There is a limit to how well a telescope can resolve small objects, and, in addition to general quality, the main factor is the size of the collecting-lens. Although the Questar can out-perform almost all telescopes its own size, and even those a bit larger, the sheer size of the Celestron made it the winner in resolution too. ‘

So, why does anyone buy the smaller, very expensive, telescope? Because its perfection makes it beautiful, and its small size makes it portable and convenient to transport and use. The Celestron-l4 is almost a two-person job to move and operate.

The next thing to decide is what you want the telescope to do. Most people who are new to astronomy want a telescope that can do everything. Magnification is expensive; it requires costly precision optics, and a very sturdy support for the telescope. Often the support costs as much as the tube with glass in it.

The main problem in viewing the comet is its faintness. A telescope that solves the problem by simply collecting lots of light and funneling it into your eye is called a rich-field telescope. It is characterized by its short length for the diameter of the collecting-lens, and the fact that it works best with low powers. The low power means that the optics need not be very expensive, and, in the case of the small ones, a heavy mount is not required. Because of the portability and low cost, these telescopes are popular, and well used.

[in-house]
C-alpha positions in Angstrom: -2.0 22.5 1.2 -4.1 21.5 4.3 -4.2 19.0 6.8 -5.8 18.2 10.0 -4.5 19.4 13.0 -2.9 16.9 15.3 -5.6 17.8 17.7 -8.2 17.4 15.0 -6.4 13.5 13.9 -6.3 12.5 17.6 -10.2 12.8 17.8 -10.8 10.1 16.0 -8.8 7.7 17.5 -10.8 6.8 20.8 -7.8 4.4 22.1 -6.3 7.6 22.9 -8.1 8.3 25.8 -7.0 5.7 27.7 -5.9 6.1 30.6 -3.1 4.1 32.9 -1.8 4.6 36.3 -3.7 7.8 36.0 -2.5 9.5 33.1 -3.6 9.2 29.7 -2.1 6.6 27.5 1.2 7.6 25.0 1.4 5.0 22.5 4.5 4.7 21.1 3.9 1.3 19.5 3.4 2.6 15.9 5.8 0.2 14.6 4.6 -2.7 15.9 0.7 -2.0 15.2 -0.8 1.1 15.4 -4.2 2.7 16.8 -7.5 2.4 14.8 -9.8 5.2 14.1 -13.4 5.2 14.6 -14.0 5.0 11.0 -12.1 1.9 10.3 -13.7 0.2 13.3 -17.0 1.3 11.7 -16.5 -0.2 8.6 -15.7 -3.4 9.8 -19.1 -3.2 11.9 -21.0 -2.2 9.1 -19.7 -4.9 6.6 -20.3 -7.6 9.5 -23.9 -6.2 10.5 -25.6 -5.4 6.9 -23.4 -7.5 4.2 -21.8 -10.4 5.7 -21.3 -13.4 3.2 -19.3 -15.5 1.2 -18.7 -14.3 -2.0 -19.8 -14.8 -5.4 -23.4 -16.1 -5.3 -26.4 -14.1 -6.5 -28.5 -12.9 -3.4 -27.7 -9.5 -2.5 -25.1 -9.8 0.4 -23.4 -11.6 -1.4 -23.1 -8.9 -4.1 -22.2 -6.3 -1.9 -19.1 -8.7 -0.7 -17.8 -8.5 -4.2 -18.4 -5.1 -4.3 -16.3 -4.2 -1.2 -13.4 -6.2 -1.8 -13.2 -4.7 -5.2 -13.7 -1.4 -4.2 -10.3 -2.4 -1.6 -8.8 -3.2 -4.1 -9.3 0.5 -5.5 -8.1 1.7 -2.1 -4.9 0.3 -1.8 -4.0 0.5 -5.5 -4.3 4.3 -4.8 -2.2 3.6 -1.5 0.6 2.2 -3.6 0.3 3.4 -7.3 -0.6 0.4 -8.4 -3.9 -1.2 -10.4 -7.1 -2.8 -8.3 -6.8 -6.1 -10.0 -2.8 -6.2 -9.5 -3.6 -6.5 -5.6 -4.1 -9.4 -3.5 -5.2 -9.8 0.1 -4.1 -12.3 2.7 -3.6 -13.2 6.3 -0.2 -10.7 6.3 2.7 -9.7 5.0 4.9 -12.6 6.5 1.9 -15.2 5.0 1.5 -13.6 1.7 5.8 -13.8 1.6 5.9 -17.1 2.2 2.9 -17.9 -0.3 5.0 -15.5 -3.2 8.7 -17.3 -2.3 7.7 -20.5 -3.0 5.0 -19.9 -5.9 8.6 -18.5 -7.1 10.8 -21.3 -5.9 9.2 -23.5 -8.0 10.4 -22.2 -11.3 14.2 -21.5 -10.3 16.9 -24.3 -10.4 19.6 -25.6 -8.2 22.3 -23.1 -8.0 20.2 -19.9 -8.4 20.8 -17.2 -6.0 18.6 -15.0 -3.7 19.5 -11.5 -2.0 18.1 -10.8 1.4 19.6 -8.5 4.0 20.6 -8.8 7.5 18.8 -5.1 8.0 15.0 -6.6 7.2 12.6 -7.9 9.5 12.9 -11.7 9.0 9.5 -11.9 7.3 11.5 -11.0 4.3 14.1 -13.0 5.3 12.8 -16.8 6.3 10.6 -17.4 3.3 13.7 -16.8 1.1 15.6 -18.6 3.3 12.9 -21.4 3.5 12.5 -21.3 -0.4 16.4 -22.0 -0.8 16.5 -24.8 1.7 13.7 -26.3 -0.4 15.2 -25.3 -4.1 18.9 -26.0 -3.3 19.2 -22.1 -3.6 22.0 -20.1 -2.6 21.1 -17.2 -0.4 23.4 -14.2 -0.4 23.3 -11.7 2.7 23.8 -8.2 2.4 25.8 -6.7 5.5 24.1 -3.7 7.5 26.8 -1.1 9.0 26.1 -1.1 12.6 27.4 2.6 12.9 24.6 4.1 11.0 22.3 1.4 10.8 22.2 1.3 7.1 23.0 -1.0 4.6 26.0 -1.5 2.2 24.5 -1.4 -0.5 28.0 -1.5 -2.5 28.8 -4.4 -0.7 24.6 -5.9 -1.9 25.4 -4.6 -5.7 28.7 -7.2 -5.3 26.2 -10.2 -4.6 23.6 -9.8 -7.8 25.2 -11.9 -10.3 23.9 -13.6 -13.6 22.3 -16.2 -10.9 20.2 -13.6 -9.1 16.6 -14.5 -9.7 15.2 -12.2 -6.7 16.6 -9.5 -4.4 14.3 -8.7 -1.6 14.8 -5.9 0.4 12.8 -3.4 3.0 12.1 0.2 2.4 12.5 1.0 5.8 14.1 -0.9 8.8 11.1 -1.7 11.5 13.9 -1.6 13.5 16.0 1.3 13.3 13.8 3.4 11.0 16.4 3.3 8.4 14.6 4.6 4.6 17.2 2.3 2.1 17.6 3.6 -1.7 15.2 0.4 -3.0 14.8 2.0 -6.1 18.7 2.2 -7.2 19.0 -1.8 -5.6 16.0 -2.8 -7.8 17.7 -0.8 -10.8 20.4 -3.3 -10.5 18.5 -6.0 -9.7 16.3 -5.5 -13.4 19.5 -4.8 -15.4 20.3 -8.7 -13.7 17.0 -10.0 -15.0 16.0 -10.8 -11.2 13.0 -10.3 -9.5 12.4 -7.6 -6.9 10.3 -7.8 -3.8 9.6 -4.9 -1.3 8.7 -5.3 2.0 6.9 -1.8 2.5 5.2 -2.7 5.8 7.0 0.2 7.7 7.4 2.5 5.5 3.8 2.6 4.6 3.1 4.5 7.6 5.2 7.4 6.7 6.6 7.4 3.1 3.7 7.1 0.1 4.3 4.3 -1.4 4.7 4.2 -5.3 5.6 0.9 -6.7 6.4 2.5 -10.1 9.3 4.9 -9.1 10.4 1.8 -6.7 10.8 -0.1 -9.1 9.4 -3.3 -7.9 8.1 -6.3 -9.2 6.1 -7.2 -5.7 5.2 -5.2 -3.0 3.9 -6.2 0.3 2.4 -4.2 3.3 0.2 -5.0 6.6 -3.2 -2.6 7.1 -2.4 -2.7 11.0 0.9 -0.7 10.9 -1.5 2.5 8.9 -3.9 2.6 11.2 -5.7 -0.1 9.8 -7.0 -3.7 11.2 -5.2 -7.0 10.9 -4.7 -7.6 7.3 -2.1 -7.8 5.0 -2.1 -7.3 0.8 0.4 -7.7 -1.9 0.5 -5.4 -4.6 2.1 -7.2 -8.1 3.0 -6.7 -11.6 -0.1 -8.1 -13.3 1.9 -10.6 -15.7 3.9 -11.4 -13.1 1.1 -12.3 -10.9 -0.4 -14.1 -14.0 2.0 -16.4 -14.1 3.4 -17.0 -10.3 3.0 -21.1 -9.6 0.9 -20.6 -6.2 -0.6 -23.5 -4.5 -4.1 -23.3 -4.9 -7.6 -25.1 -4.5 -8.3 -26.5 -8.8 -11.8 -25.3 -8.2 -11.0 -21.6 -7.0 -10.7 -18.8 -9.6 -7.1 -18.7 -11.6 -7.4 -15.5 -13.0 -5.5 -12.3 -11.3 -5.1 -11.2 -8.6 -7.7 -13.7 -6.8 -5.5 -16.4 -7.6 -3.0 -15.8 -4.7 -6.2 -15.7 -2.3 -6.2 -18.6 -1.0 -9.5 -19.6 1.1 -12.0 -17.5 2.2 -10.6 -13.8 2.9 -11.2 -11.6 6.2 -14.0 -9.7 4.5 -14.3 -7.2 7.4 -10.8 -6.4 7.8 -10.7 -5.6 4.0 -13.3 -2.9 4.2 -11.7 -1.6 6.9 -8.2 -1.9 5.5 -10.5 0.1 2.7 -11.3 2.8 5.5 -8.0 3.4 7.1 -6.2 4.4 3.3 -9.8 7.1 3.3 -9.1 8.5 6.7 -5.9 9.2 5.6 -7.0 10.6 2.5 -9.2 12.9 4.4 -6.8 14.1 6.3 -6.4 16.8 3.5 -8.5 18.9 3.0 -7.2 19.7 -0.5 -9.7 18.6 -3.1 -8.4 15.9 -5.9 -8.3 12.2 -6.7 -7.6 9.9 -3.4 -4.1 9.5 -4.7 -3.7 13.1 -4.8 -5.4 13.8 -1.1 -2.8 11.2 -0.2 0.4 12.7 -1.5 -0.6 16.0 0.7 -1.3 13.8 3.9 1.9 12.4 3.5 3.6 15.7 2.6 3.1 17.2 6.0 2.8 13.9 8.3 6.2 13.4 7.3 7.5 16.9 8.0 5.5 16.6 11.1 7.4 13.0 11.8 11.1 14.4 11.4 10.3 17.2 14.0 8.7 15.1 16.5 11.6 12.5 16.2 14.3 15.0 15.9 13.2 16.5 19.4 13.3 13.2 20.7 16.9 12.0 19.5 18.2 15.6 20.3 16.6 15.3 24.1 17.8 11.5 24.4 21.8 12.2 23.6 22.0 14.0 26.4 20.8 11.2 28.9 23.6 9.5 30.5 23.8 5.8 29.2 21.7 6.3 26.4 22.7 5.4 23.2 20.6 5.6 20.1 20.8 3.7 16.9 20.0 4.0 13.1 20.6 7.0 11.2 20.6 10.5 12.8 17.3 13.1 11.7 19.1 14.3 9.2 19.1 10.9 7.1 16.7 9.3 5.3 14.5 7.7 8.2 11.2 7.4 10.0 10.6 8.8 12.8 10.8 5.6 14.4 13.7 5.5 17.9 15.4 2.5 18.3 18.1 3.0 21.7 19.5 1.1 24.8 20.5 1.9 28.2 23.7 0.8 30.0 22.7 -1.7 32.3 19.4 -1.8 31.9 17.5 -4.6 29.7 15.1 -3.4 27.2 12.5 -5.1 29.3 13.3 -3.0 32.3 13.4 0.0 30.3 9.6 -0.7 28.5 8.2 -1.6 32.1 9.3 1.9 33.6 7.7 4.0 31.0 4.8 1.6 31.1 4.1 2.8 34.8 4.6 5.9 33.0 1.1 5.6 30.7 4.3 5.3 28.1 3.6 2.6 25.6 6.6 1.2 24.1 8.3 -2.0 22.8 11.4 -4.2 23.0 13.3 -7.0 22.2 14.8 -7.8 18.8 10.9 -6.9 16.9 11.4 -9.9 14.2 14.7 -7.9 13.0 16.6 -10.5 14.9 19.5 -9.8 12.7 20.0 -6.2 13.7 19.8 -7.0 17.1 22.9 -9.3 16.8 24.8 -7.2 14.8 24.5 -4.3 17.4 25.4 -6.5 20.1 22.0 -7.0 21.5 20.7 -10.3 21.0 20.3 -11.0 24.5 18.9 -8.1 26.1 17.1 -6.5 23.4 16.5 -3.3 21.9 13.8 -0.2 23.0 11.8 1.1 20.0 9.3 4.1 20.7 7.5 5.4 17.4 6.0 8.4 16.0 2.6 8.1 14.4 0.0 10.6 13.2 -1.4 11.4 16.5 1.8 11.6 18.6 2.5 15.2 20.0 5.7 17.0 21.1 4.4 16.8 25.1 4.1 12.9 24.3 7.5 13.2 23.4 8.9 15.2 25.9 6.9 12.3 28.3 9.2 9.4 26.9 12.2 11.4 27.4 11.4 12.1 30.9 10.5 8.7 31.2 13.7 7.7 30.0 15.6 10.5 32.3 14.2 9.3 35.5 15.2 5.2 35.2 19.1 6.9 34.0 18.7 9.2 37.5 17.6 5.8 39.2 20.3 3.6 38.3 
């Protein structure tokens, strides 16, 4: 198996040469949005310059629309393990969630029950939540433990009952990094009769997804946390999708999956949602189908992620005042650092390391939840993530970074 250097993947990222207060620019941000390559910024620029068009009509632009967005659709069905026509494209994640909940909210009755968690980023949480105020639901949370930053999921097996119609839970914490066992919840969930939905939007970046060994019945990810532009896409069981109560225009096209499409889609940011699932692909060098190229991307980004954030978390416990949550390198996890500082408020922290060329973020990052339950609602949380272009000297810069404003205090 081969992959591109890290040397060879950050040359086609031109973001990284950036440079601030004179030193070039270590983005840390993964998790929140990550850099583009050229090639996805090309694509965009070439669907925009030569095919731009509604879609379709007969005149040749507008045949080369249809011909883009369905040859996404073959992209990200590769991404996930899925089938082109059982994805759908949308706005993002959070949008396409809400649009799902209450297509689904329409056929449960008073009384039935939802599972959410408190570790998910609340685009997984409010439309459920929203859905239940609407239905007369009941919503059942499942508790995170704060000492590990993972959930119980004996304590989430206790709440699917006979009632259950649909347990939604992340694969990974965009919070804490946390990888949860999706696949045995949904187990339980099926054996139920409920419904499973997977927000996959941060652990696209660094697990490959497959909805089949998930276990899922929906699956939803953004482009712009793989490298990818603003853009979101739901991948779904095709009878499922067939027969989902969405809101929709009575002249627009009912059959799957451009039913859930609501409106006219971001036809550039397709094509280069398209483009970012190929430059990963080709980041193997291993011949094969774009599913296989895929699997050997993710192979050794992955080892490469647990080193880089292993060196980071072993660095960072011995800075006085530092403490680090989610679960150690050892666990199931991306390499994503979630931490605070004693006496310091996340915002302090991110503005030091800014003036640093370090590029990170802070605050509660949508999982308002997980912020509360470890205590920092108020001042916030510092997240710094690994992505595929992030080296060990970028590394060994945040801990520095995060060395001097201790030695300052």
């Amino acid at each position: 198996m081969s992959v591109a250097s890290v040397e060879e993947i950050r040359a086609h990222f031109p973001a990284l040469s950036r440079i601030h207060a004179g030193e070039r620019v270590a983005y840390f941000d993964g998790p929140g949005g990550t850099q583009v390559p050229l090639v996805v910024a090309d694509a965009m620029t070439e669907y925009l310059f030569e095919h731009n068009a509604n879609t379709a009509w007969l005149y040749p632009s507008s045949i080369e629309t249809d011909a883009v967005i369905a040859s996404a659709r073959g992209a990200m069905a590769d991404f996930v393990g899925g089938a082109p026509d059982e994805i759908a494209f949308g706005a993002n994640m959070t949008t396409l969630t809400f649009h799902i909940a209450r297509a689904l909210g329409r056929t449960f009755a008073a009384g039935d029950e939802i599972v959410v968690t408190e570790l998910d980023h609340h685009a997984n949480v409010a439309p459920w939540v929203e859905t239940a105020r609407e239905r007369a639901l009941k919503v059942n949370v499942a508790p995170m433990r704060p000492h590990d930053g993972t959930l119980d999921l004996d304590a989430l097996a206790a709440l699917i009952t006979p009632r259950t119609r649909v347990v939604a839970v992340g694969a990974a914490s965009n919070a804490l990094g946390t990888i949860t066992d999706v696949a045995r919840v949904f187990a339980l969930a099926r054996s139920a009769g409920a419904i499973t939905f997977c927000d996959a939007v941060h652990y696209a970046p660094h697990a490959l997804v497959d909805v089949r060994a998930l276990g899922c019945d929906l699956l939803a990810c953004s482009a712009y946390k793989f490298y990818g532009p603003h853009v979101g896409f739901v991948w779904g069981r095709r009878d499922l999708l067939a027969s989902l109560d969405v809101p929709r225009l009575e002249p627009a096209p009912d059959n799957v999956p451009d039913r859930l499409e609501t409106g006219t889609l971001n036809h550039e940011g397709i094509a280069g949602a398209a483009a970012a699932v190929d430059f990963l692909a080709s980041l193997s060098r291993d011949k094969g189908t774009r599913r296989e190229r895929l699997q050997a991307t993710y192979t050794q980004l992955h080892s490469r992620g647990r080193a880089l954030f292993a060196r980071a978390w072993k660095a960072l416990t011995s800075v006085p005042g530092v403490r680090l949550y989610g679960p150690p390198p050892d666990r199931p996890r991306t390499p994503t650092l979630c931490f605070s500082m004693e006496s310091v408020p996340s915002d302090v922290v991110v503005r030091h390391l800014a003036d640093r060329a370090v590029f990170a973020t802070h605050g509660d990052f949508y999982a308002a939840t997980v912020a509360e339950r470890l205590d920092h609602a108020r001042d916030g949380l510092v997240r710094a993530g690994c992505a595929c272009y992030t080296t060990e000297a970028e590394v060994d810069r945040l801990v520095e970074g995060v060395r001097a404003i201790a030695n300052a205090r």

So what ts the bottom line? Rich-field telescopes include binoculars. A good 7×50 pair will cost $100-$250. (The collecting-lens is two inches in diameter.) A small rich-field, with a 5-1/2 inch diameter lens is about $500. You will need a good camera tripod for it. A compromise telescope (one that does everything: good light grasp, capable of high magnification, and is easily portable), with an eight-inch lens and a heavy mount runs about $1,700. I don’t know many people who can afford a Questar-7, or a Celestron-14, but they cost $11,000 (U.S.), and $8,500, respectively. The best time to observe the comet is around the dark of the new moon. The next new moon is Oct. 13. It’s time to stop dreaming and start observing.

One of the ways to learn all about the comet is to take a course. This fall the Manitoba Planetarium, with the support of the Scientific Research Society, Sigma Xi, is presenting an illustrated lecture series focusing on the return of Comet Halley. Here is the schedule. Oct. 10, Comets and the History of Astronomy, presented by Wm. Peters, Planetarium Producer. Oct. 29, Observing Comet Halley, presented by R.J. Ballantyne, Plantetarmm Director. Nov. 14, Comets, Meteoroids and the Formation of the Planets and Comets, presented, by G. Clark, department of earth studies, University of Manitoba. Nov. 21, The Modern Astronomy of Stars Planets and Comets, presented by R. Bochonko, professor, department of mathematics and astronomy. Dec. 5, Solar Systems Galaxies & the Universe, presented by M. Clutton-Brock, cosmologist, department of mathematics and astronomy. The sessions will be held in the Planetarium Auditorium, 190 Rupert Avenue, from 7:30 to 9:45 p.m. The cost is $6 a lecture, or $25 for the series. There is a family maximum of $60. To register, call the Planetarium.

In 1985 Robert Ballantyne was director of the Manitoba Planetarium. His weekly column in the Winnipeg Free Press, called Sky Watch, focused on the return of Comet Halley.

© 1985 Robert Ballantyne and The Winnipeg Free Press

Sky Watch - Robert Ballantyne | Winnipeg Free Press